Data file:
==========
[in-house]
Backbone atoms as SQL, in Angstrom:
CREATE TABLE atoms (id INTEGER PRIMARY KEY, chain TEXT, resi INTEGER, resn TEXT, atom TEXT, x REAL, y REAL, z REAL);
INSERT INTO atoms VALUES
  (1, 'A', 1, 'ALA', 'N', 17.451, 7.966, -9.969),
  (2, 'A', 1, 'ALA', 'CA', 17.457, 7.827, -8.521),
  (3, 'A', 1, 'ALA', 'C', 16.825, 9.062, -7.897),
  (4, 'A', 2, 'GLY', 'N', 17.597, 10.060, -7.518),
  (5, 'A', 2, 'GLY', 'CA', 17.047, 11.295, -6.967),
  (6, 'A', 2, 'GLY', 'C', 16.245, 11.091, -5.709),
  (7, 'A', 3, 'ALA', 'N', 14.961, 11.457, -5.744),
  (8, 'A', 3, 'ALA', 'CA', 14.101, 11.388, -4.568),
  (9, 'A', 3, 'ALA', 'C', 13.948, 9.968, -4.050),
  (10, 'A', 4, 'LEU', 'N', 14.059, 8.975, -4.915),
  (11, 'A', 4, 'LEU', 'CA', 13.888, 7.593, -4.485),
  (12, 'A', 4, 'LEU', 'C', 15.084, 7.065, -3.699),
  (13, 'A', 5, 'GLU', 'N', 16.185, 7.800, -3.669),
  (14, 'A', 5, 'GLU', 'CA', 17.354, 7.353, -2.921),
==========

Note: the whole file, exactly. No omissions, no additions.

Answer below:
[in-house]
Backbone atoms as SQL, in Angstrom:
CREATE TABLE atoms (id INTEGER PRIMARY KEY, chain TEXT, resi INTEGER, resn TEXT, atom TEXT, x REAL, y REAL, z REAL);
INSERT INTO atoms VALUES
  (1, 'A', 1, 'ALA', 'N', 17.451, 7.966, -9.969),
  (2, 'A', 1, 'ALA', 'CA', 17.457, 7.827, -8.521),
  (3, 'A', 1, 'ALA', 'C', 16.825, 9.062, -7.897),
  (4, 'A', 2, 'GLY', 'N', 17.597, 10.060, -7.518),
  (5, 'A', 2, 'GLY', 'CA', 17.047, 11.295, -6.967),
  (6, 'A', 2, 'GLY', 'C', 16.245, 11.091, -5.709),
  (7, 'A', 3, 'ALA', 'N', 14.961, 11.457, -5.744),
  (8, 'A', 3, 'ALA', 'CA', 14.101, 11.388, -4.568),
  (9, 'A', 3, 'ALA', 'C', 13.948, 9.968, -4.050),
  (10, 'A', 4, 'LEU', 'N', 14.059, 8.975, -4.915),
  (11, 'A', 4, 'LEU', 'CA', 13.888, 7.593, -4.485),
  (12, 'A', 4, 'LEU', 'C', 15.084, 7.065, -3.699),
  (13, 'A', 5, 'GLU', 'N', 16.185, 7.800, -3.669),
  (14, 'A', 5, 'GLU', 'CA', 17.354, 7.353, -2.921),